We persisted in this game despite its seeming futility and in the face of the increased cunning of the girls who began to understand our desire to restrict their freedom and, if given the chance, would elude our herding efforts by making a bolt for the scrub where we had no chance of following. Each time we had them home, it seemed that their stay was briefer but we were managing to get them to take some food. This was as a small reward (probably more for us than them) for being on the correct side of the fence. It was on one such occasion that we were treated to a demonstration of escape techniques and were firmly able to establish the ringleader.

Toffee had always been the leader in new activity, whether it be getting her head stuck in the fence or taking food from our hands, she had a boldness the others lacked. On the afternoon in question both Lyn and I were working in the paddock (reinforcing the electric barrier) and the girls were inquisitively keeping us company. Like children whose attention span is limited without fresh stimuli, they would wonder away when bored but seemed ready to return when something piqued their interest. Toffee's attention threshold was quite fine and it was not long before she manifested her dissatisfaction in our entertainment and appeared on the wrong side of the fence. It didn't take much effort to get her back however, when she saw the other three indulging in treats that she had no access to.

Things were looking up. We were beginning to feel optimistic that we had broken the escapism cycle and the girls were learning to be content with their lot. Perhaps their dreams of starting a feral colony along the wilds of the Mersey River were being super imposed with the utopian ideal of food on demand and the easy life with a bit of human companionship thrown in. Toffee made another bid for freedom that afternoon. This time exiting over the western boundary. Fully expecting her companions to follow suit, she called upon them to break the yolk of their human oppressors, to forgo the soft life that meant forsaking their ideals and embrace the freedom of the wilds. This time her message fell on deaf ears and the other girls contentedly maintained their curious vigil of our activities. Toffee's cries became more strident as she recognised the spell that her friends were falling under but her rhetoric wasn't working. After an hour or more she obviously decided that a more consultative approach was called for and, it seemed to us, magically reappeared on the correct side of the fence.

This was a step in the right direction. Solidarity of the masses beat charismatic leadership and the mob mentality seemed to be calling the shots. We were quietly confident that sense would overcome the siren call of the wild and our girls would now settle down to a domestic routine and be available to amuse ourselves and our cottage guests, not to mention giving us credos as real rural types. The reality by now was a fairly predictable disappointment when we went out to check the attendance roll the following morning. The score was now; Goats 10 + /Us 0.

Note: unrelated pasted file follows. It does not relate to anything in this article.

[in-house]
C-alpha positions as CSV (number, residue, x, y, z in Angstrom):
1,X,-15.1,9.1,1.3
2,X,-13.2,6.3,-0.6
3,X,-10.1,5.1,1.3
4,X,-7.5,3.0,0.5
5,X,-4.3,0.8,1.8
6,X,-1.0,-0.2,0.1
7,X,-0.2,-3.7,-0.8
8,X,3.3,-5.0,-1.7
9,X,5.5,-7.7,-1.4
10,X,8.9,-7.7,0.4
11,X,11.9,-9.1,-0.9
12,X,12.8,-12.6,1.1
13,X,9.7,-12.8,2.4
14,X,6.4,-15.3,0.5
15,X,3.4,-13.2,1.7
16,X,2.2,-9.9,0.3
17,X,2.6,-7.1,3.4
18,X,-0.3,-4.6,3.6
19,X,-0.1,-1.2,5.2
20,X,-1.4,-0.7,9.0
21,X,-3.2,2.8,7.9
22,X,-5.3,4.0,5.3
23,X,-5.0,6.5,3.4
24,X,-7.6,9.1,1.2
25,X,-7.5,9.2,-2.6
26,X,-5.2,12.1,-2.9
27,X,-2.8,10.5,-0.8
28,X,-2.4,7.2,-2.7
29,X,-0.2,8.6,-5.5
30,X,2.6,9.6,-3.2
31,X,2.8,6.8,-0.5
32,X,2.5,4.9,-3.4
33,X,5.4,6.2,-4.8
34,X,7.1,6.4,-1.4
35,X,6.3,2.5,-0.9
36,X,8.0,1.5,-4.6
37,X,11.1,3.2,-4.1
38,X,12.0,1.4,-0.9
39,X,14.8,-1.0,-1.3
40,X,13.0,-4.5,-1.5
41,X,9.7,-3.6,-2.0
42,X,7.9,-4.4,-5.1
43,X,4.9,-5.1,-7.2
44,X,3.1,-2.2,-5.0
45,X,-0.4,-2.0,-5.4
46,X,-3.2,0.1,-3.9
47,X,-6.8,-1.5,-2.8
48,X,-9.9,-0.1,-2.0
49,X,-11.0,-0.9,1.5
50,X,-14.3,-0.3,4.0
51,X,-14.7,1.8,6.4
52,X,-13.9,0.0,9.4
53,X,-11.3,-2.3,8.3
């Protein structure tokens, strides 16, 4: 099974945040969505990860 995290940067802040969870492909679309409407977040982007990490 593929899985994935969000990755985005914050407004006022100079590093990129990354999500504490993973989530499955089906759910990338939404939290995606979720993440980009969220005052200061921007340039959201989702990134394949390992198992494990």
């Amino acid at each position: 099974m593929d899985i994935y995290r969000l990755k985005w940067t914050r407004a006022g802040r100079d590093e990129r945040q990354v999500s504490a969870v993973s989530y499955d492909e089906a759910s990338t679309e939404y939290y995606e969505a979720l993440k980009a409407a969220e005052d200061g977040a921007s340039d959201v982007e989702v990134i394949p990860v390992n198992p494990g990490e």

Thursday, 1 September 2011

Electrifying Events

It may seem extrordinary but it is amazing what lengths one will go to to protect something they don't have anymore. Call it the ultimate spirit of optimism or perhaps a refusal to accept the obvious but it is hard to admit to failure. Or is it just that one feels foolish being out witted by a goat.

With wanted posters publicly advertising our failure and the goats still at large we set about securing the paddocks against their anticipated return. The first step in this plan was to purchase the materials for an electric fence. Sounds easy. Buy the bits, instal in a day and be ready for news of the fugitives.

Buying an electric fence proved to be more of a challenge than anticipated. First problem was dealing with choice. Should we go solar or mains powered? How much power do you need to zap sense into a goat who sees the other side of the fence as a challenge in much the same way that a mountain climber views the summit of Mt Everest.? How many insulators does it take to carry a wire across the undulations of our irregular fields? Having made some decisions on what to use and how to go about it, the next problem was actually getting the components. It seems that our local rural supply only kept enough stock to tantalise the prospective buyer and then keep them returning for the next three weeks as they eke out a few more at a time. As it was, our estimate of requirements was woefully inadequate and salesmen rubbed their hands with glee whenever they saw us returning for more.

We also discovered one of the fascinating things about rural supply. Nothing has a price tag and though there is obviously a secret threshold that cannot be crossed, what you pay one day will not necessarily be what you pay the next. Despite these small set backs we did come away armed with a box of goodies and a resolute purpose. We would fortify our borders and create a secure habitat from which no goat would want to or be able to stray. The whole thing was a bit like a border protection policy but completely inside out. Our asylum seekers weren't seeking asylum and our borders were not designed to keep out the undesirable but to contain a population that obviously didn't know what was best for them.